Arkansas Supreme Court Hears Oral Arguments On Lethal Injection Secrecy Law

May 19, 2016

John Williams, an attorney for the inmates, speaking before the state's high court Thursday.
Credit courts.arkansas.gov/courts/supreme-court

Executions may be a step closer to resuming in Arkansas if the state’s Supreme Court rules in favor of Arkansas’s lethal injection drug-supplier secrecy laws.

John Williams, an attorney for eight inmates on death row argued before the high court Thursday that state secrecy about drug suppliers violates their constitutional protection against cruel and unusual punishment.

Williams told justices the  Arkansas Freedom of Information Act, along a 2013 state contract with the inmates promising to disclose suppliers of all execution drugs, make state secrecy unlawful. He said a constitutional right to avoid a cruel and unusual punishment should require disclosure of the information. 

“Under the statute there’s no guarantee the state will, in the future, test those drugs, for one. Also, in the future, the state has the option of using compounded drugs, or drugs that are not obtained from FDA sources,” Williams said.  

Williams also referred to past instances in which the state had used unreliable, dangerous drug compounds.

Arkansas Solicitor General Lee Rudofsky argued that a 2015 state law for secrecy in executions has made any prior agreement null.

Arkansas Solicitor General Lee Rudofsky arguing before the state Supreme Court Thursday.
Credit courts.arkansas.gov/courts/supreme-court

“There is no current contract. There might have been a 2013 contract. That contract was not in perpetuity,” said Rudofsky.

“A contract, even a contract made between the state and an individual is subservient to the police power,” he added.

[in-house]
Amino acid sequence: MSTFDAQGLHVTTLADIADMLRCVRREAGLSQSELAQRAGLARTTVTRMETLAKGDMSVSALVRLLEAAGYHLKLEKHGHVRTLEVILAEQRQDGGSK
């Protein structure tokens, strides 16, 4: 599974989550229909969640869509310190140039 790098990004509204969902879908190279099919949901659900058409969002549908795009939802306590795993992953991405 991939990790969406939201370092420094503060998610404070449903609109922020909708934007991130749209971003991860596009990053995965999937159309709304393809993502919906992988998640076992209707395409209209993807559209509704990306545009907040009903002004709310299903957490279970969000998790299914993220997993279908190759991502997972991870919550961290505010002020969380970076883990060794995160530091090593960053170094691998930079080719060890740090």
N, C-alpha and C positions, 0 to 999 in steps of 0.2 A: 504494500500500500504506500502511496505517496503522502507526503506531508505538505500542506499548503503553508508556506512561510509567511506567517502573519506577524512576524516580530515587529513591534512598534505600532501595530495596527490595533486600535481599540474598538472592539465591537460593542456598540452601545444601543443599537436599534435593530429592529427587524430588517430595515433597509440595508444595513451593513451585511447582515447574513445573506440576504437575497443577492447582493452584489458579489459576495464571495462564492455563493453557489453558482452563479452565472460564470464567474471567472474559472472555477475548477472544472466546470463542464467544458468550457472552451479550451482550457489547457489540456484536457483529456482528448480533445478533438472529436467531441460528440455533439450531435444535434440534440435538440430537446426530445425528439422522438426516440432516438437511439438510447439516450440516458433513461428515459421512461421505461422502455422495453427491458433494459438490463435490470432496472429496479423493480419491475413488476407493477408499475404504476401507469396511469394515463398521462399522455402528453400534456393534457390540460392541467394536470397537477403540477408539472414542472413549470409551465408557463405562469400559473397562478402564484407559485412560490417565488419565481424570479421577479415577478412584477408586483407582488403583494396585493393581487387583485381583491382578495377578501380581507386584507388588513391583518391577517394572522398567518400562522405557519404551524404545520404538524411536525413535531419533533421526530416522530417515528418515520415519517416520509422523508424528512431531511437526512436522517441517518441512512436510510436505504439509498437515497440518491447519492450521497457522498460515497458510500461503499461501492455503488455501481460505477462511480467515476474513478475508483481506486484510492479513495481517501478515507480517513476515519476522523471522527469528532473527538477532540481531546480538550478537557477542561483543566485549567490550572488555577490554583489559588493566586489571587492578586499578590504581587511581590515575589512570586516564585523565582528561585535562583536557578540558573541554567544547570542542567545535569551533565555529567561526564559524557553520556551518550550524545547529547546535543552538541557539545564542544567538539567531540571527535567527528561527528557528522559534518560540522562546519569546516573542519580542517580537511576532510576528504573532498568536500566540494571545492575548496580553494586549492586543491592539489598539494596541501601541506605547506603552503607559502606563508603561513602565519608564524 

Rudofsky told justices independent tests of the state’s three-drug injection mixture to confirm that all are FDA-approved and told the court that the purpose of the inmates’ challenge was to prevent executions by shaming drug manufacturers into withholding their products.

He also pointed out that one of the three drugs, Midazolam, is at times used as an anesthetic and will limit the inmates’ ability to feel any of the other drugs in the mixture. The plaintiffs provided research in their briefs to dispute that claim.

Following the arguments, Furonda Brasfield, head of the Arkansas Coalition to Abolish the Death Penalty, told KUAR she believes the case is worth any length of delay to executions in Arkansas. 

“Before we kill someone we need to fully litigate all of the issues. We can’t bring someone back after we’ve executed someone,” she said.

Many drug manufacturers in the United States and Europe have voluntarily refused to sell drugs for execution, creating delays and complications for states around the country.

Last year, the U.S. Supreme Court ruled in a case, Glossip V. Gross, that a similar three-drug execution cocktail from Oklahoma did not constitute a cruel and unusual punishment, as long as better execution methods were not available to states.

The Associated Press reports the state may run out of time to execute inmates, regardless of the high court’s ruling, because one of its three execution drugs expires in June, “Paralytic Vecuronium Bromide.”

The state lacks an adequate quantity of the drugs to execute all eight inmates right away, and the supplier has said it won’t sell more to Arkansas.

Arkansas hasn’t held an execution in over a decade because of similar legal challenges and problems accessing lethal injection drugs.